Von Willebrand's Disease (Type 1) - vWD (Type 1)

 

Overview

vWD is the most common canine coagulation abnormality, it is a blood clotting disorder that results in various levels of bleeding in affected dogs. In affected dogs, the platelets or blood cells that normally act as a barrier against excessive bleeding are ruptured. This abnormality in the blood cells is attributed to a genetic mutation for the glycoprotein von Willebrand Factor (vWF) in the blood. · Type I is characterised by low concentrations of structurally normal vWF. It is the mildest form of the disease and results in moderate bleeding, though affected dogs are able to have a relatively normal lifespan.

Severity - 3

Type I vWD has a moderate degree of severity.

Symptoms

Excessive bleeding is the most important and often distressing symptom. Bleeding generally occurs after a wound or surgery, in affected dogs the blood does not clot in the normal time and the bleeding is extensive.

Affected dogs may also suffer nosebleeds and bleeding from the gums. Bleeding can also occur internally in the stomach or intestine, in which case the dogs stool may contain blood. In some cases blood can also be detected in an affected dog’s urine.

It is important that suspected dogs be tested as unknown affected dogs can bleed to death following surgery, or what would normally be non-life threatening injuries.

Genetic Testing

Animal Network provides a DNA test that determines the genetic predisposition to vWD.

Von Willebrands Disease (vWD I II III) is an autosomal recessive disease. A recessive phenotype (trait or disease) will only be expressed when two copies of the recessive gene variant are present. A direct gene test can detect whether a dog is clear, carrier or is affected by the disease.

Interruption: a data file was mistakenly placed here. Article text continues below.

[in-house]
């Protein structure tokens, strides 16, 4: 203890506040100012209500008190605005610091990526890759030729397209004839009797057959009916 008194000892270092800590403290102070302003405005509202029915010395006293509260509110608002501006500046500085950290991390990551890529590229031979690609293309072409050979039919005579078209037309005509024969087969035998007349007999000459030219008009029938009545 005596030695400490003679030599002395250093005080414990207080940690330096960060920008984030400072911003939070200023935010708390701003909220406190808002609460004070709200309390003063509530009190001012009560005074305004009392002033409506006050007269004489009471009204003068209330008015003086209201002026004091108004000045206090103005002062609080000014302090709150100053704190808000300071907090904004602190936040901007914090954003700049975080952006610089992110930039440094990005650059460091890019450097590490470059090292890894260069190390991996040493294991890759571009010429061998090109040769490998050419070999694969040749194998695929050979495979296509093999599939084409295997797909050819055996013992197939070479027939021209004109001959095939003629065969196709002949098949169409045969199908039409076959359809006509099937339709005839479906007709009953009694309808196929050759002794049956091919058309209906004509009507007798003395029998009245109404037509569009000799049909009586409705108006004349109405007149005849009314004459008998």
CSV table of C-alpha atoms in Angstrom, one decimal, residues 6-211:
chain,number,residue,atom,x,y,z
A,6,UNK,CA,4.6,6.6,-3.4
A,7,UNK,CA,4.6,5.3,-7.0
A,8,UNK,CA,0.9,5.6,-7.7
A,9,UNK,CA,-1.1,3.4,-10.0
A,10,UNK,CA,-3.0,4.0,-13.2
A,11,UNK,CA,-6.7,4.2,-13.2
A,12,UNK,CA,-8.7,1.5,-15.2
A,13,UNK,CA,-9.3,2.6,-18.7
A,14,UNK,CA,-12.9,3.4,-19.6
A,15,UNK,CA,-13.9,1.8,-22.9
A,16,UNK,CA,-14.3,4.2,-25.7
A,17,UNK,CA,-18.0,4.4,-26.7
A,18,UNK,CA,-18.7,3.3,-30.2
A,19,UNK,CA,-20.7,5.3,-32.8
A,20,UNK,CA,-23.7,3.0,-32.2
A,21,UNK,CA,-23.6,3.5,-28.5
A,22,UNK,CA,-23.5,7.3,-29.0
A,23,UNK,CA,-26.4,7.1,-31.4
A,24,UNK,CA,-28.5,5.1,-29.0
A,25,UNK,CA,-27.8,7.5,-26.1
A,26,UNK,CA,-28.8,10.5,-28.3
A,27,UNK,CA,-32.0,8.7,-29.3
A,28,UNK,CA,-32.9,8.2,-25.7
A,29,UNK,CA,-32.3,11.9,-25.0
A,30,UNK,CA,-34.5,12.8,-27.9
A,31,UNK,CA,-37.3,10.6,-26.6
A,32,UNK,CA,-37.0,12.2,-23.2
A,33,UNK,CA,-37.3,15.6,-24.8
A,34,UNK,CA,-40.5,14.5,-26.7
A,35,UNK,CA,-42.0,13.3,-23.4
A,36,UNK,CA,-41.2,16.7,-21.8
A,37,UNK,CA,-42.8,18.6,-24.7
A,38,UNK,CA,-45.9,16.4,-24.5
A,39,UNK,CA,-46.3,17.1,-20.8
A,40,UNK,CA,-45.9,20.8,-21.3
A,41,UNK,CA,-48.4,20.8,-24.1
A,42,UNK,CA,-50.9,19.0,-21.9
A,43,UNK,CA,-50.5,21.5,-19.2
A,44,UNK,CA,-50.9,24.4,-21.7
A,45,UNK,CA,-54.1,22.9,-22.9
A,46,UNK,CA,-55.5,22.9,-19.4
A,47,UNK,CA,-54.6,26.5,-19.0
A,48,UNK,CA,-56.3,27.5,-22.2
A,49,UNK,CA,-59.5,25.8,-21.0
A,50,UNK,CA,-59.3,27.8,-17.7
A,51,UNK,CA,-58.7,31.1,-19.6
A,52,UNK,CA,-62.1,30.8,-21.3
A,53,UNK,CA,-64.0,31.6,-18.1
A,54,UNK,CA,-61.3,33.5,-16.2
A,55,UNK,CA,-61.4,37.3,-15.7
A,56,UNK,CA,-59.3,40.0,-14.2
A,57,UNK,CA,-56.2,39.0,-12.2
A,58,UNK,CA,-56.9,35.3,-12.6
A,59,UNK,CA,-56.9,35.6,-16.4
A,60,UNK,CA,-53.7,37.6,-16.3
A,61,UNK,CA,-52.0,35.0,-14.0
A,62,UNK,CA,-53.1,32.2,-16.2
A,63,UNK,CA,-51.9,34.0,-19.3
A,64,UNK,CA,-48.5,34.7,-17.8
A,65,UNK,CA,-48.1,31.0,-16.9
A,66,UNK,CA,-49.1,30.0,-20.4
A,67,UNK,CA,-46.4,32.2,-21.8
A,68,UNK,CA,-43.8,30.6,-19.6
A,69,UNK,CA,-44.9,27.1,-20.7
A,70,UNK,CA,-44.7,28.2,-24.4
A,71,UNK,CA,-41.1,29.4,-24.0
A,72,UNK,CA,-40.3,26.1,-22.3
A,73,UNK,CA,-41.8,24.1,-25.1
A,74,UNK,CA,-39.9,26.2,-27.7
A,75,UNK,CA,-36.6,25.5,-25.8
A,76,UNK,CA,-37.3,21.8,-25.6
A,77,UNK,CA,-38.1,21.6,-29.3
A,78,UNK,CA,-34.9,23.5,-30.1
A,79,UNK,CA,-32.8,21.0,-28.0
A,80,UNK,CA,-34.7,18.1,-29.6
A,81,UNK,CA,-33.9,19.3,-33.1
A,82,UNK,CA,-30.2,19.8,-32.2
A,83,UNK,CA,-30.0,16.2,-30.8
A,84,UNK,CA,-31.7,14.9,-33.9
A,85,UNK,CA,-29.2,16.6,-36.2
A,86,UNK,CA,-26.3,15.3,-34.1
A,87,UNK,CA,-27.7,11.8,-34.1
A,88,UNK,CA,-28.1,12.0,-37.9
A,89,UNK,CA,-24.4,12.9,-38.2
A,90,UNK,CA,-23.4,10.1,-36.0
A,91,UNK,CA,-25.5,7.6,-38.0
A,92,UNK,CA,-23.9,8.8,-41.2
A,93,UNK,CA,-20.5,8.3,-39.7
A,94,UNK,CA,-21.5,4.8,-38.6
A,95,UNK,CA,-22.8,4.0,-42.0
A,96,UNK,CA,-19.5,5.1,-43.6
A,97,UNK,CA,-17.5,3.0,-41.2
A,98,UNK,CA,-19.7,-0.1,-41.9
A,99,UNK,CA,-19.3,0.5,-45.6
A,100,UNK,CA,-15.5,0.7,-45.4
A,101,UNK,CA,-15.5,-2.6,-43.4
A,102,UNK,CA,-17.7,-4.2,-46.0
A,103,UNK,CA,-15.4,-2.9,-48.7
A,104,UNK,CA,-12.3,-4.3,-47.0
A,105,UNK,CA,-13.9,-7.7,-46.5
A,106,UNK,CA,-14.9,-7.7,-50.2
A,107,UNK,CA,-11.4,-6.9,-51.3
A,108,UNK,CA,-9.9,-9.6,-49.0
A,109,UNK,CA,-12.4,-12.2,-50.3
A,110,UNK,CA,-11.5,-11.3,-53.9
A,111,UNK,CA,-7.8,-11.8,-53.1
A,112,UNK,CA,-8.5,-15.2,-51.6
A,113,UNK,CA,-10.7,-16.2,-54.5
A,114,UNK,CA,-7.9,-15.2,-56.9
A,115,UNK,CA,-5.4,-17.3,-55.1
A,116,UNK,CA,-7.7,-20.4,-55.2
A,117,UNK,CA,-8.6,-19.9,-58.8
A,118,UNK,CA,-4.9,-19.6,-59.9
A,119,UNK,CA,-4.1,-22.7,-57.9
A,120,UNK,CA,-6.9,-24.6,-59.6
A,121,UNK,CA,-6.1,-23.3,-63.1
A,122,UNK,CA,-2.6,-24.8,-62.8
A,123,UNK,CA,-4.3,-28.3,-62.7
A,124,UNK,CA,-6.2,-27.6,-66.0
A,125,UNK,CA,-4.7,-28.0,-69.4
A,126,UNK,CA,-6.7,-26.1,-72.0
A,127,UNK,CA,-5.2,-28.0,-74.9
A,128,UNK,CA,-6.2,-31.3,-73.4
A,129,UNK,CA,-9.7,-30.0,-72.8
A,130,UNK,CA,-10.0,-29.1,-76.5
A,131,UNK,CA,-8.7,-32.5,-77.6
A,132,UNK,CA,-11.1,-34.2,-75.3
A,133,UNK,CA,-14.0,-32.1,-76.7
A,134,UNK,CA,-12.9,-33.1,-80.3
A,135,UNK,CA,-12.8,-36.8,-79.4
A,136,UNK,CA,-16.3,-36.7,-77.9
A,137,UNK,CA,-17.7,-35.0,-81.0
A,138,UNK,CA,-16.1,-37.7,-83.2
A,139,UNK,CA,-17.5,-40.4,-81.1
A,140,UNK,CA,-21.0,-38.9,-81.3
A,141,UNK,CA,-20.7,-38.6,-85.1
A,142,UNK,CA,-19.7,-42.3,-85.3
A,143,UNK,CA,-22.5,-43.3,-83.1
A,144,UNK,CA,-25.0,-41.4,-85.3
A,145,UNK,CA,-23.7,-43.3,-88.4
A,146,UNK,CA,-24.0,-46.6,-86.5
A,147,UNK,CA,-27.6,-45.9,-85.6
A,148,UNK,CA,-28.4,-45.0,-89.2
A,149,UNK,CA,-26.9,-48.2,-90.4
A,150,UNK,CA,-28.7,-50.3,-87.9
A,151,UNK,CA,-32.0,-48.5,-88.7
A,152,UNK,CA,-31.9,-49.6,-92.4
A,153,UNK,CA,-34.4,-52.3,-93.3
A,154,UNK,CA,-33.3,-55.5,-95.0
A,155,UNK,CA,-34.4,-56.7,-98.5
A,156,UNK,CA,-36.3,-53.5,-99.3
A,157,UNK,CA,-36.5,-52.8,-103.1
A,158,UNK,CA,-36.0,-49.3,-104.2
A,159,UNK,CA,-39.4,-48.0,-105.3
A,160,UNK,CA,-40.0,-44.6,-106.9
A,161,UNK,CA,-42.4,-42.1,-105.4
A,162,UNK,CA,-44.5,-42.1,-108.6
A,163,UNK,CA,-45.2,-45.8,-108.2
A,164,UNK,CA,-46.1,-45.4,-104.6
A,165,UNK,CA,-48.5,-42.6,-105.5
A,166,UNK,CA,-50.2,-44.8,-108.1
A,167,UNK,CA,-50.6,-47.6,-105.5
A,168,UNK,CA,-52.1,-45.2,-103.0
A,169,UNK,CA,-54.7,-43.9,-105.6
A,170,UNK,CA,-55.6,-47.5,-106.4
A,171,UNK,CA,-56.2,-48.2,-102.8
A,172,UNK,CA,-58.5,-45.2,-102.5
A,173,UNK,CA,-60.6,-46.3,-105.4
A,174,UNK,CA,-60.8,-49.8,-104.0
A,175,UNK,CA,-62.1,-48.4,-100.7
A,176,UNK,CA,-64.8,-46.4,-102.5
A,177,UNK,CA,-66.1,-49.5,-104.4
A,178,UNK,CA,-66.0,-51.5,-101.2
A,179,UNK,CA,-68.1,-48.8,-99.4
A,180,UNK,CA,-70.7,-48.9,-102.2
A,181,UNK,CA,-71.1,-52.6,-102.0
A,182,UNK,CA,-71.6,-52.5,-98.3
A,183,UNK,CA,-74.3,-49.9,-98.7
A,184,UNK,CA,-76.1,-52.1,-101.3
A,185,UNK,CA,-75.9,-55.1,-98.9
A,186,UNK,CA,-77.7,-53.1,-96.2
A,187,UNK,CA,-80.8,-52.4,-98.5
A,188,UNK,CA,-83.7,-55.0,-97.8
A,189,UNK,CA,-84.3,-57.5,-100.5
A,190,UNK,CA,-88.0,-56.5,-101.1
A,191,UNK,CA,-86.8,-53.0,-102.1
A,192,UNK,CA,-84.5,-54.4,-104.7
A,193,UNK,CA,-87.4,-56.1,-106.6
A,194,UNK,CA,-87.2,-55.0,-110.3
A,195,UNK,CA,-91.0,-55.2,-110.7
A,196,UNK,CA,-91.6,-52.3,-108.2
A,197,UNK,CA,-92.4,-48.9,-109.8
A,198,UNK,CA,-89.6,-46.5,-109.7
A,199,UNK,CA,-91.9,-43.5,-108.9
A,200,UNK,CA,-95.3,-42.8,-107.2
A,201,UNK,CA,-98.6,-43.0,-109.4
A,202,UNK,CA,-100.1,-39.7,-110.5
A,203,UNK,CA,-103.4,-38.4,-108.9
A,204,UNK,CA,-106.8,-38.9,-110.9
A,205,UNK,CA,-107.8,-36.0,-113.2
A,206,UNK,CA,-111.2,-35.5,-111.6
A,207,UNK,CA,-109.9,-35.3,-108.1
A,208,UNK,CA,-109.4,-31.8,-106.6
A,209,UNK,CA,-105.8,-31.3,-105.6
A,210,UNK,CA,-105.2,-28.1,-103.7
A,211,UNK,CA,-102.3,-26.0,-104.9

A dog with two copies of the recessive gene variant is affected, they will express the phenotype and will pass a copy of the gene variant onto their offspring 100% of the time. A dog with one copy of the recessive gene variant is a carrier, they do not express the phenotype themselves, however they are will pass the gene variant onto their offspring 50% of the time. A dog that has does not have any copies of the recessive gene variant is clear, and will never produce affected offspring.

For an explanation of possible genetic status of offspring please refer to our fact sheet on Breeding strategies. ORDER A TEST

Breeds Affected

Australian Terrier
Bernese Mountain Dog
Kerry Blue Terrier
Dobermann
German Pinscher
White Shepherd
Manchester Terrier
Papillon
Poodle
Welsh Corgi Pembroke


< Back